Dirty Stimulus Jobs Data Exaggerates Stimulus Impact

November 5, 2009

One of the key talking points for the stimulus that was passed earlier this year was that it would “save or create” jobs. Lots of jobs. Oodles of jobs. Jobs piled so high, we’ll have to hire people to dig us out of all the jobs we will have.

Or, more specifically, the Obama administration stated that they would “save or create” 4 million jobs.

This led to a great deal of mockery over the “save or create” turn of phrase, but the administration set out to actually measure the number of jobs that were saved or created by having recipients of the stimulus funds fill out a form in which they indicate how many jobs that particular chunk of the stimulus created (that form can be found here).

Now, if you look at recovery.gov, you’ll see that the stimulus has “saved or created” 640,000 jobs. That is only 16% of the promised jobs, but it’s still a pretty big number. I was curious how they got it, so I downloaded the raw data and started sifting through it. This is what I found:

  • Over 6,500 of all the “created or saved” jobs are cost-of-living adjustments (COLA), which is really just a raise of about 2% for 6,500 people. That’s not a job saved, no matter how you calculate it.
  • Over 6,000 of the jobs are federal work study jobs, which are part time jobs for needy students. As such, they’re not really “jobs” in the sense that most other federal agencies report job statistics (We don’t count full time college students as “unemployed” in the statistics.)
  • About half of the jobs (over 300,000) fall under the “State Fiscal Stabilization Fund”, which can be described like so: Your state (perhaps it rhymes with Balicornia) can’t afford all the programs it has running, but when the state government tries to raise taxes, people yell and scream and threaten to move. The federal government comes in with stimulus funds and subsidizes the state programs. Consider this a “reach-around” tax in which the state can’t raise taxes its citizens any more, but the federal government can. So the federal government just gives the state the money to keep running programs they can’t afford on their own.
  • There are, scattered hither and non, contracts and grants that state in no unclear language that “This project has no jobs created or retained” but lists dozens, if not hundreds, of jobs that have been “saved or created” by the project. It makes no sense whatsoever.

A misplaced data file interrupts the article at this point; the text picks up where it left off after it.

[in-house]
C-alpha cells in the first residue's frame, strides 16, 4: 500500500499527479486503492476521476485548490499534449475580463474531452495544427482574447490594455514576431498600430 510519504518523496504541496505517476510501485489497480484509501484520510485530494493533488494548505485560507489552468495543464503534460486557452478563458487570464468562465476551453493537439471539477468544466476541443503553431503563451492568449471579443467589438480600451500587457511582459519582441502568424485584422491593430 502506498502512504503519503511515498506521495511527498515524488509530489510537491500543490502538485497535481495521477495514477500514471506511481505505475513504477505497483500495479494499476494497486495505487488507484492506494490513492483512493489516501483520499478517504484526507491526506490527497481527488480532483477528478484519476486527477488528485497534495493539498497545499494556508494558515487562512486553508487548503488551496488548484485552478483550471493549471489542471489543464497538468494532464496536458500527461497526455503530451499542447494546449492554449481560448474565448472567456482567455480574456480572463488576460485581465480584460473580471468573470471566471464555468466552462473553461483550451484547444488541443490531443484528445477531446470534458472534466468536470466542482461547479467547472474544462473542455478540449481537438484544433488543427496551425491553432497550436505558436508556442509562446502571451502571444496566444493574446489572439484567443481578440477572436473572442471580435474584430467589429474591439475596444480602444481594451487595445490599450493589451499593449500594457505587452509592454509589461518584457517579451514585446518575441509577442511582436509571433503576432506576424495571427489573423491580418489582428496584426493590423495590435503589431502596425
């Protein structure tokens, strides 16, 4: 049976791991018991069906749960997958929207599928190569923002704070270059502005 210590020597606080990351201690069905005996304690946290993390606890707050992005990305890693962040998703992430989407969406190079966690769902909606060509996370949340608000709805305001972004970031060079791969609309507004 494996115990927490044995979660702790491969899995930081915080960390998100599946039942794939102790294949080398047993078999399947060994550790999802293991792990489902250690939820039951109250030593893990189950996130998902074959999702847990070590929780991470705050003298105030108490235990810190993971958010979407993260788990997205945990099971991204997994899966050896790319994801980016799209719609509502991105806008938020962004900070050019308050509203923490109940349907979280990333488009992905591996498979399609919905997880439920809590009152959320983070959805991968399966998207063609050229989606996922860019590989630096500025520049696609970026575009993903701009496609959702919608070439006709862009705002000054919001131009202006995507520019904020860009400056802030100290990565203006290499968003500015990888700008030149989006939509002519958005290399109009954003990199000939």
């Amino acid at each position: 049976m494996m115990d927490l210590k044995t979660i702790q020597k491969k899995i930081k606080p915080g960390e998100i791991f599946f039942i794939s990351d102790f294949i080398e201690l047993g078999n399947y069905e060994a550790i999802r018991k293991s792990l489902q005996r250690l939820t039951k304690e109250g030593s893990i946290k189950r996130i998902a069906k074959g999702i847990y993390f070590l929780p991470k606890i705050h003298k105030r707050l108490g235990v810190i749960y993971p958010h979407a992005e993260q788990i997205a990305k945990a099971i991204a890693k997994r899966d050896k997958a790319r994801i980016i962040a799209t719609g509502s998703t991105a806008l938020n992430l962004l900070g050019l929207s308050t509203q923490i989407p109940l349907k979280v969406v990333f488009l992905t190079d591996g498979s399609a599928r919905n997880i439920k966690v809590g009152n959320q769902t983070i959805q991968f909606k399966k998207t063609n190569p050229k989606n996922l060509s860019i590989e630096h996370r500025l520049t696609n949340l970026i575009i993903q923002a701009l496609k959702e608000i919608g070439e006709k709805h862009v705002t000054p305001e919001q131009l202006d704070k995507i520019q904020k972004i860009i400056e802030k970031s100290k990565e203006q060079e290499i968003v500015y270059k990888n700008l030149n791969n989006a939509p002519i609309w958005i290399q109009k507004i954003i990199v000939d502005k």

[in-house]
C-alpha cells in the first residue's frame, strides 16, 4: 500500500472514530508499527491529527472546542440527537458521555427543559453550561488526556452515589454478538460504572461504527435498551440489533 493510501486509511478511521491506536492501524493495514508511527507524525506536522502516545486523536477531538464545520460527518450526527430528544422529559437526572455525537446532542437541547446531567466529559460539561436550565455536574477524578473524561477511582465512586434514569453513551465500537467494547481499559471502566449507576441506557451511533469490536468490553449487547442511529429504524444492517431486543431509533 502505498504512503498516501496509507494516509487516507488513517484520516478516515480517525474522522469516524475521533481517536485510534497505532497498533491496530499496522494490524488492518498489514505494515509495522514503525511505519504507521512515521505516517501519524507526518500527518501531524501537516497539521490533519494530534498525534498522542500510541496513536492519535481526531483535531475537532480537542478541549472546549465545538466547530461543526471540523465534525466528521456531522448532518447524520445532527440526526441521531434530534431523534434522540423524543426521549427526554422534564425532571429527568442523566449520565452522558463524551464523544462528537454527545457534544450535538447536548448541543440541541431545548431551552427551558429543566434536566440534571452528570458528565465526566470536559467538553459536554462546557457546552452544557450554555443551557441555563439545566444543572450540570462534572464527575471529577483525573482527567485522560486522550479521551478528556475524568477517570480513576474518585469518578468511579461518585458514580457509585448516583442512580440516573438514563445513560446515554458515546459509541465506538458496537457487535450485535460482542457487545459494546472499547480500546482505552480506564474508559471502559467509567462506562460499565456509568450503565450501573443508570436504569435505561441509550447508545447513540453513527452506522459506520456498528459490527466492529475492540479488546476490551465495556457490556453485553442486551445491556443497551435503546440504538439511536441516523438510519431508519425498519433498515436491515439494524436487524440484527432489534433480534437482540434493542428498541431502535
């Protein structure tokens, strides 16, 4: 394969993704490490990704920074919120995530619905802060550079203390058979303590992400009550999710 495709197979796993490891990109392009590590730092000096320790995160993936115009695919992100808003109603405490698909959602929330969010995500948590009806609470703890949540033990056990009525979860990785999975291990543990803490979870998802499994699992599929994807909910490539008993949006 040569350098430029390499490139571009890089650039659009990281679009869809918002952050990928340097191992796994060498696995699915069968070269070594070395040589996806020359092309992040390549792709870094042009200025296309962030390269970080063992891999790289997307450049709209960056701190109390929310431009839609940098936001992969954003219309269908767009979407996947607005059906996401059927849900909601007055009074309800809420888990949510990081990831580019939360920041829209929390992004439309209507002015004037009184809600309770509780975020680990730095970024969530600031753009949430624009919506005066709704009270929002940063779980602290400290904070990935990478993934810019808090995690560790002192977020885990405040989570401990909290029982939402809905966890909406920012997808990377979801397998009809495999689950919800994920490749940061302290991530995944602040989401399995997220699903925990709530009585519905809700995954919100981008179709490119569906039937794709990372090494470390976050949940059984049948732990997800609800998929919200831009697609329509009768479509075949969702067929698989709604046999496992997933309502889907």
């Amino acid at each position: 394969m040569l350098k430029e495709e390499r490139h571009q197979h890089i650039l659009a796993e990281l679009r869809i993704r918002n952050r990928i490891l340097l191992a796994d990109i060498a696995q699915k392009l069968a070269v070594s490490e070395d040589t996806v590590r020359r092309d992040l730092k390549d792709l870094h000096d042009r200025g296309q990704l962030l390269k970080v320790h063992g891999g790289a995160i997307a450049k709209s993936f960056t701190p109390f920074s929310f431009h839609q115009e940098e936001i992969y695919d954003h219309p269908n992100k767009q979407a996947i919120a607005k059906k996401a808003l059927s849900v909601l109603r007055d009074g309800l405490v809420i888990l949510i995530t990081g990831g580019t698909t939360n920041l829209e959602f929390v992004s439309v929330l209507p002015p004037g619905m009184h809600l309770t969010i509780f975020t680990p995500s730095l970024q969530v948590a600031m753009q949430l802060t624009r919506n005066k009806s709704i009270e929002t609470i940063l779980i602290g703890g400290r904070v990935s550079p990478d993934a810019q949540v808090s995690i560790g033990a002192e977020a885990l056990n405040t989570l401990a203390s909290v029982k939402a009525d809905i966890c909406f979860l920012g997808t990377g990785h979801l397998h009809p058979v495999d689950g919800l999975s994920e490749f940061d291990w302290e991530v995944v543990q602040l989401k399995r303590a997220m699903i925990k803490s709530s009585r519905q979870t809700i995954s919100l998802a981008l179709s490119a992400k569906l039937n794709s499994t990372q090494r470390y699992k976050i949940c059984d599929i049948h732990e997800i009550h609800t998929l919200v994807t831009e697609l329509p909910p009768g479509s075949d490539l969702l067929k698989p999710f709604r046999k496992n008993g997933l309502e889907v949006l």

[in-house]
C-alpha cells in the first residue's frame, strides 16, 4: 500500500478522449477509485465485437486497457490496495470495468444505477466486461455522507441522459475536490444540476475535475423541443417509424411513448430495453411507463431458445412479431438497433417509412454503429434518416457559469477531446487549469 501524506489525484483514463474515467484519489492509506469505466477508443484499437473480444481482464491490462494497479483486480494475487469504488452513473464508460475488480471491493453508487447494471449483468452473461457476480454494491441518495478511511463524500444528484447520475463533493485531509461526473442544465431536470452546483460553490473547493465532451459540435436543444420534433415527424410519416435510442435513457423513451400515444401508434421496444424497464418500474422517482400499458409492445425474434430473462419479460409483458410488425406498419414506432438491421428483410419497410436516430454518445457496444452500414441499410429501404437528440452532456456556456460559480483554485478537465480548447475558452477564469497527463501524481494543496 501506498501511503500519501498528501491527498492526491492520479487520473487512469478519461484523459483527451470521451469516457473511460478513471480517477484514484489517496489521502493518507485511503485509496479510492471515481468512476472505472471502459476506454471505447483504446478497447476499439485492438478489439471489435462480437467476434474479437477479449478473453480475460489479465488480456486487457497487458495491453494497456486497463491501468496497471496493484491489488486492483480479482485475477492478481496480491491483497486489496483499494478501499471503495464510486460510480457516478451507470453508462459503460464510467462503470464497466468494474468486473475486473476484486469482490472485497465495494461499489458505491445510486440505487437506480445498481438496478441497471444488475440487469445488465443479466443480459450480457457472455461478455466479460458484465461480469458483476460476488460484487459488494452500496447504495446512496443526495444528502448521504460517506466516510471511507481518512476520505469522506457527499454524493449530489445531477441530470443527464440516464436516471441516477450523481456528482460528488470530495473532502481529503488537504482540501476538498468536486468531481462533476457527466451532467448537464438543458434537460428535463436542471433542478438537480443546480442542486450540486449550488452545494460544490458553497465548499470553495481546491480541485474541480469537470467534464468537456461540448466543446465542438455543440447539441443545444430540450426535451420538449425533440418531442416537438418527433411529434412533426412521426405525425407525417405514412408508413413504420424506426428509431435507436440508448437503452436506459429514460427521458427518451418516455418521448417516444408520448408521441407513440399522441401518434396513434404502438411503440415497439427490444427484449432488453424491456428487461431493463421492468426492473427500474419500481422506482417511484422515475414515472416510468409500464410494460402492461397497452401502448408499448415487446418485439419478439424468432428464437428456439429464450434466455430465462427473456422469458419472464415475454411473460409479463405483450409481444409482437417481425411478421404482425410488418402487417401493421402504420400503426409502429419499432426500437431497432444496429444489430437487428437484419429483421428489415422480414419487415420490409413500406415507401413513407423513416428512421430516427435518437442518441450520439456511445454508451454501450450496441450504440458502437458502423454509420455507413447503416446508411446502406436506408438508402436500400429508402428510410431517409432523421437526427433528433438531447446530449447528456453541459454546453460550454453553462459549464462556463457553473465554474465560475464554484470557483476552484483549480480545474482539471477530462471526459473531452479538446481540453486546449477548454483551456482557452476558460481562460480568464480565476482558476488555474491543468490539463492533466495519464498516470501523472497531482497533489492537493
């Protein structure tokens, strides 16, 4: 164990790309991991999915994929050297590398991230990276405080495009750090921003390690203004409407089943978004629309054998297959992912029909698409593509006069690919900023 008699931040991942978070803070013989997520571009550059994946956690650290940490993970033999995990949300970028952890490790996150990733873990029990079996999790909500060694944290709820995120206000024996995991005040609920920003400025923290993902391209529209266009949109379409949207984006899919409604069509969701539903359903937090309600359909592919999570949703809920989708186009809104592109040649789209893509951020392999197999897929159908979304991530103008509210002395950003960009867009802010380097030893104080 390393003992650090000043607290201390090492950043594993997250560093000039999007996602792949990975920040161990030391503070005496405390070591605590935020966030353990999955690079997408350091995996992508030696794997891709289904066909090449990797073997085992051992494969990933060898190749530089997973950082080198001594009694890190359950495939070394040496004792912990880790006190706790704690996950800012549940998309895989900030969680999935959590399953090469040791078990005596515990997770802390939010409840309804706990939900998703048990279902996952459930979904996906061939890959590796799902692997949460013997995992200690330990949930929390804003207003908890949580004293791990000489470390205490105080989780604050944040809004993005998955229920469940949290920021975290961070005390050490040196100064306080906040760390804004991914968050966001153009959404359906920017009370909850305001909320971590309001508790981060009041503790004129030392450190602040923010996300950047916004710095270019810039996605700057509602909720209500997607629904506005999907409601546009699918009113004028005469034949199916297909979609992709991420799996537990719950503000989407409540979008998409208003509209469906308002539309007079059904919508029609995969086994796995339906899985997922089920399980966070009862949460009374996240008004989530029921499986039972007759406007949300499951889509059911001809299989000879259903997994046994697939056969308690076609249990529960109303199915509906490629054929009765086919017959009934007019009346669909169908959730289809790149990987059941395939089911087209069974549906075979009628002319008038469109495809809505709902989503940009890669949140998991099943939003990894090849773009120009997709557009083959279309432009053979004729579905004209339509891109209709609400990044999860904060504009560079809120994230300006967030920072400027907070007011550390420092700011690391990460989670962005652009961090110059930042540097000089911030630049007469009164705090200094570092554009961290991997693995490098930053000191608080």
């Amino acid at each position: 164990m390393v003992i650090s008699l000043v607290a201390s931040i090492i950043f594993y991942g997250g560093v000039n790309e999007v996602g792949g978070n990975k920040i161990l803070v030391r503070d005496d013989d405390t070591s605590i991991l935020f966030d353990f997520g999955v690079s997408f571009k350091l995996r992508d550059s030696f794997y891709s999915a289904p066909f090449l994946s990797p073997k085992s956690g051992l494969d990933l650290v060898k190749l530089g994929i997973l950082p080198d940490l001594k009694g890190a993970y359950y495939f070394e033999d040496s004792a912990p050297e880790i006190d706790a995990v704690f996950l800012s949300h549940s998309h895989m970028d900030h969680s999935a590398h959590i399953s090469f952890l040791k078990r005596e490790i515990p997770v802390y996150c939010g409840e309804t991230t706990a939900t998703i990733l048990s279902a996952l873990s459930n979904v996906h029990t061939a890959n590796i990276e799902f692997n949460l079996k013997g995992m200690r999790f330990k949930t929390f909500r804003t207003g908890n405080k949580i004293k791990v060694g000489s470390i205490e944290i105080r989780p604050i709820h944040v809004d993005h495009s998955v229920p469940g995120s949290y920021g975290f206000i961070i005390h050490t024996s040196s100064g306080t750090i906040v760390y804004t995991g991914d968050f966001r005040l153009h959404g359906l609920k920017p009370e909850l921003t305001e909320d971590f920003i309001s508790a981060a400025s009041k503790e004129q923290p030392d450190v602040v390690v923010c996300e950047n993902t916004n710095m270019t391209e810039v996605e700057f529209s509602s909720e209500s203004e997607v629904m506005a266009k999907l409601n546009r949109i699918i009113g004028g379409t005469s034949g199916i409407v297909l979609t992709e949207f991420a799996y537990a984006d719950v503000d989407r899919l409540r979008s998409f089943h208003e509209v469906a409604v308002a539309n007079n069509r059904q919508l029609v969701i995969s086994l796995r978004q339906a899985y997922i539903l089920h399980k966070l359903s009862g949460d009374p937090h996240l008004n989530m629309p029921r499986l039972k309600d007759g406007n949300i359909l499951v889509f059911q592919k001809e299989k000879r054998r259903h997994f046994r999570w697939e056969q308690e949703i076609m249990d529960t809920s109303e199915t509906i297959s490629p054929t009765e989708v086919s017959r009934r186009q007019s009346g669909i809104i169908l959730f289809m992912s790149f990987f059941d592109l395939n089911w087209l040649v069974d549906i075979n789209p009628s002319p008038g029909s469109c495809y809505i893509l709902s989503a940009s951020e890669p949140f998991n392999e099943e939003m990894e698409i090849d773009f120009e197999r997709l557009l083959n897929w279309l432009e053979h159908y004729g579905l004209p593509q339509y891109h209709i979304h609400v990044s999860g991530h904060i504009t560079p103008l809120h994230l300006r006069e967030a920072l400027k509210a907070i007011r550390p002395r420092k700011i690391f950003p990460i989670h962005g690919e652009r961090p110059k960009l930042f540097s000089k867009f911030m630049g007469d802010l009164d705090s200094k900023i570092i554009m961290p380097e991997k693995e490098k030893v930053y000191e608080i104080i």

Finally, there is a statistical problem to the data here that I’ve not heard discussed at all, the problem of job duration.

Because there is no guidance in the forms on the proper way to measure “a job”, recipients are left to themselves to figure out what counts as a job. Some of them fill it out by calculating “man-weeks” and assume one “job-year” to be the measurement of a single job. Others fulfill contracts that only require two weeks, but they count every person they hire for every job to be a separate job created.

As an illustration: Let’s say you have a highway construction project in the Salt Lake City area that takes one month. A foreman is hired for the project and he brings on 20 guys he likes to work with to fill out his crew. That is 21 jobs “saved or created”. While that job is being completed, the funding if being secured for another highway construction project. By the time that funding goes through, the first project is done and they decide to just move the whole crew over to the next project. That is another 21 jobs “saved or created”.

If this happens four more times, on paper it looks like 124 jobs have been “saved or created” when in reality 21 people have been fully employed for six months. But if you judge jobs through a “man-weeks”/”job-years” lens, you have 10.5 jobs.

This is how the Blooming Grove Housing Authority in San Antonio, Texas can run a project titled “Stemules Grant” to create 450 roofing jobs for only $42 per job. My educated guess is that they hired day-laborers, paid them minimum wage or below and only worked them for a single day. Each new day brought new workers which meant more jobs “created”. Either that or they simply lied on the form. (UPDATE: USA Today interviewed the owner here. He says that he used only 5 people on the roofing jobs but that a federal official told him that his original number wasn’t right, so he adjusted it to count the number of hours worked, not the numbers of jobs created.)

Rational people can see that this kind of behavior skews the data upward. How much upward? It’s hard to say, although it is a safe bet that any project that manages to create a job for less than $20,000 is probably telling you some kind of fib.

My ultimate conclusion from looking at the jobs data is that:

  • The jobs numbers reported on recovery.gov are heavily exaggerated
  • The jobs numbers reported are not subjected to any scrutiny or auditing whatsoever; they are a simple data dump and therefore be seen with heavy skepticism
  • The jobs numbers are a laudable transparency effort. I’m impressed that so much work has gone into trying to measure the results of the stimulus funding. Normally, these kinds of numbers would be shrouded in mystery and a normal Joe like myself would be unable to investigate them. Kudos to the Obama administration for implementing this data gathering and display initiative. However, they put too much faith in the data and statements like “The stimulus has saved or created 640,000 jobs” are uttered with a profound ignorance in the nitty-gritty details of what the data actually says.